Wednesday, September 18, 2013

Seed Sowers {Schoolhouse Crew Review}

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When Addison started homeschooling nine years ago, I ordered a package curriculum without hardly looking at the list of books that were included. Some of the nicest surprises in that first box of books I ordered were the missionary stories.

 photo seedsowers_zpsfab02814.gifI was reminded of those missionary stories when we received the book Seed Sowers: Gospel Planting Adventures by Gwen Toliver. Nine years ago, we read a picture book and prayed for people around the world who did not have scriptures to read in their native tongue. One of the groups we prayed for was the Quechua people of Peru. When we read chapter two of Seed Sowers, we read how the Quechua New Testament was completed in 2002.

Seed Sowers tells the stories of more than 20 missionaries that are working (or have worked) as Bible translators with Wycliffe Associates.

We read a chapter of Seed Sowers during our daily read aloud time. Most chapters were about 10 pages long and told a complete story about a particular missionary working on Bible translation. The stories held the attention of all three of my children, ages 7, 12, and 15. Addison preferred to hear the stories that told about a single incident in the missionary's life, but I enjoyed the chapters that gave several peeks into the lifestyle of a particular mission field.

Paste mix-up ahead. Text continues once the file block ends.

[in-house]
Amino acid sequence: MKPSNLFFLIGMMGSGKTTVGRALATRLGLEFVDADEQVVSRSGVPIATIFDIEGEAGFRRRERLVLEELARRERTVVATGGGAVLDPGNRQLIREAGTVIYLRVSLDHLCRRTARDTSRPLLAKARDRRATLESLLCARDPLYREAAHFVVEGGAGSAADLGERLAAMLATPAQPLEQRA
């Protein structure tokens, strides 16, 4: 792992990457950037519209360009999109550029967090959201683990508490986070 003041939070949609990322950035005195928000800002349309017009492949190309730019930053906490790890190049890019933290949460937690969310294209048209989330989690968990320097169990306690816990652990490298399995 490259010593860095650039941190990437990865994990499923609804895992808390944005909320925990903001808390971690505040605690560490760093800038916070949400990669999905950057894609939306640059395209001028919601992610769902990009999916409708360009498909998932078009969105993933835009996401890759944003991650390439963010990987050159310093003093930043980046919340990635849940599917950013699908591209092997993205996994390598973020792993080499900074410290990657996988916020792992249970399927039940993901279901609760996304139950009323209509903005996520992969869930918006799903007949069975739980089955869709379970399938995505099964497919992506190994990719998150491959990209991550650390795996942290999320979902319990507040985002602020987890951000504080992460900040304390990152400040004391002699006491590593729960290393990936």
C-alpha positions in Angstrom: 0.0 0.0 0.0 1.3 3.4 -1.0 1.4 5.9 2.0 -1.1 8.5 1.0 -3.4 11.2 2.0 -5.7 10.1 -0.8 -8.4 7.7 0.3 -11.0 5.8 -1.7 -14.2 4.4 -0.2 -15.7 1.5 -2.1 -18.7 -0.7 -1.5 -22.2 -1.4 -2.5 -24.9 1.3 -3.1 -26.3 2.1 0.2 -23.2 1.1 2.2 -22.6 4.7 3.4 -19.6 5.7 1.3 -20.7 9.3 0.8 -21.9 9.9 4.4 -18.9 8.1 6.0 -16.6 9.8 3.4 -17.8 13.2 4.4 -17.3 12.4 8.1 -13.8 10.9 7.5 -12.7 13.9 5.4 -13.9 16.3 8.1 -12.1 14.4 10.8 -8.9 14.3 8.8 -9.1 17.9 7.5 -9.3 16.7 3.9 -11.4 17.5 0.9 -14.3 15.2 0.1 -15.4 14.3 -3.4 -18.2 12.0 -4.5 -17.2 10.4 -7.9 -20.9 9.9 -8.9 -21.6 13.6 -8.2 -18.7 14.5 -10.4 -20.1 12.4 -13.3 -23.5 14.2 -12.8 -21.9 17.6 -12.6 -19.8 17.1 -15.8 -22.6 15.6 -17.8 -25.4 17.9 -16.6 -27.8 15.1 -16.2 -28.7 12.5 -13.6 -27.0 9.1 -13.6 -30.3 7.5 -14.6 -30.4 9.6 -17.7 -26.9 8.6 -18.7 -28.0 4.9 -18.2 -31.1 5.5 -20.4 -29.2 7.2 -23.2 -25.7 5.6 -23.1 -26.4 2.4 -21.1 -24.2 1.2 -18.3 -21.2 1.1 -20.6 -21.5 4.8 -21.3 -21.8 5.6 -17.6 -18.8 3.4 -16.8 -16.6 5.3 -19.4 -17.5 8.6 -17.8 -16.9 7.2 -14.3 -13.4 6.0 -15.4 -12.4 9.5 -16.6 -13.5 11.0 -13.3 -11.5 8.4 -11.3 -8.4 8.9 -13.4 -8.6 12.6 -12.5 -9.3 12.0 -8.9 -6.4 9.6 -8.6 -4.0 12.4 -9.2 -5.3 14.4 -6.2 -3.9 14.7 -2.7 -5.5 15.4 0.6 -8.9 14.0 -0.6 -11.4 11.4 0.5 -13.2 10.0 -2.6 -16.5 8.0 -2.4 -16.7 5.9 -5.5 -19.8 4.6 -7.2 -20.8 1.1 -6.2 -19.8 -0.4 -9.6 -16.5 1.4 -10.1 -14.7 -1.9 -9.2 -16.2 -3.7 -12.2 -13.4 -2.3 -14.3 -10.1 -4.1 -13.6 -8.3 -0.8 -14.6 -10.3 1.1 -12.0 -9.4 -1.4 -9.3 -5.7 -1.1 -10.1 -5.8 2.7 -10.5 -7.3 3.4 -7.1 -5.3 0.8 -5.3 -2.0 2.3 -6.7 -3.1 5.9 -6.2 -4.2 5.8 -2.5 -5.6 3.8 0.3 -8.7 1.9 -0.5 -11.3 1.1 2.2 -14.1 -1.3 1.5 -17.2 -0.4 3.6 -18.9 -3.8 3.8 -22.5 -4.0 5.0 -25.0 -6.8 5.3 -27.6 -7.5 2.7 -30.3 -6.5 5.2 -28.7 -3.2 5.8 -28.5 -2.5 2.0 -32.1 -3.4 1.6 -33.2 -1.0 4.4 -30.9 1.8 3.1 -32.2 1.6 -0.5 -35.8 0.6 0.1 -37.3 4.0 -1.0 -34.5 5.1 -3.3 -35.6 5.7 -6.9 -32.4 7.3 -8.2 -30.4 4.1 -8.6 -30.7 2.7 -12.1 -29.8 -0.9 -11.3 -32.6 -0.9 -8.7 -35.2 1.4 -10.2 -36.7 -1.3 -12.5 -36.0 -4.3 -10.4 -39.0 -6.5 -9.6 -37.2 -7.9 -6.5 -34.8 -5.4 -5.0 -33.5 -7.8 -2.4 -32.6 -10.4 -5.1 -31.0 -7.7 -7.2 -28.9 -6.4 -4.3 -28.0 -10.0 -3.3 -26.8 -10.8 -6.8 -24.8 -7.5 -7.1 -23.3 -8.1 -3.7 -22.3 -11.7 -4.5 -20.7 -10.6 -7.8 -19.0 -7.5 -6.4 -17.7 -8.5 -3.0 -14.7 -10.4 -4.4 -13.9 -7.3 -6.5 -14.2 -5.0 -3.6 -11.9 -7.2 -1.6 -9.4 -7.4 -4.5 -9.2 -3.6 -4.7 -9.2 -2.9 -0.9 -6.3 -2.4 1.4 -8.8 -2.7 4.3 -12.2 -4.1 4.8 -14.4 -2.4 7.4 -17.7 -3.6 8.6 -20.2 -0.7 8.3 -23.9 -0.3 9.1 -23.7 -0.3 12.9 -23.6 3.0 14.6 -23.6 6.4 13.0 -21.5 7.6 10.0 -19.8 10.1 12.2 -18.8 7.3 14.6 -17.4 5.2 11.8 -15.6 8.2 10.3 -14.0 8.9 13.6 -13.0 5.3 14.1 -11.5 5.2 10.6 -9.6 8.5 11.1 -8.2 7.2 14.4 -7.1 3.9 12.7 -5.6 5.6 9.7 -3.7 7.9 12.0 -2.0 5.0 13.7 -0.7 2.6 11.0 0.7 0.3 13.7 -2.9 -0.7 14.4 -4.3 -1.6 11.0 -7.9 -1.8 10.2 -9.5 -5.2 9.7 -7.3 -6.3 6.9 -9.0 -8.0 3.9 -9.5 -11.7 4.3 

Lauren's favorite chapter in the book was the one titled, "The Whistling Man." We all learned that the Mazatec language (Oazaca, Mexico) depends on tone and not necessarily spoken words. It can be whistled as easily as it is spoken. We were even able to hear an online sample of George Cowen whistling an entire conversation. Very impressive!

Addison says that her favorite chapter was chapter four, "When the Tall Lady Cried." She was touched by the description of the cheerful young girl that had fallen sick. Addison says that she realized how much a missionary cares for the individual people she is working with and isn't just seeing a group of people in need. I think she realized all along that the missionaries loved the people around them, but this story in particular illustrated that it was a personal, deep-felt love for each individual.

Addison also liked the chapter that was told from the perspective of a missionary radio operator in Brazil. Normally, when we think about missionaries, we think solely of the people in direct contact with natives. We knew that there were many people working behind the scenes (or behind the radio controls), but this specific story allowed us to see into the lives of people working at a mission headquarters in a foreign country.

I highly recommend Seed Sowers. Our family has been touched by these missionary stories, and we now feel more connected to the people that are giving their lives to help translate the Bible into different languages around the world.

We used Seed Sowers as a read-aloud for the whole family. According to the author's website, it has an independent reading level of 6th grade and up. Seed Sowers is 170 pages long and is available as a paperback book from Grace and Truth books for $12.50. It is also available in eBook form (Kindle version) for only $3.99.


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1 comment:

  1. I'm glad to hear how the stories clicked with your children - may the Lord continue to use them for His glory! Thanks for your review :)



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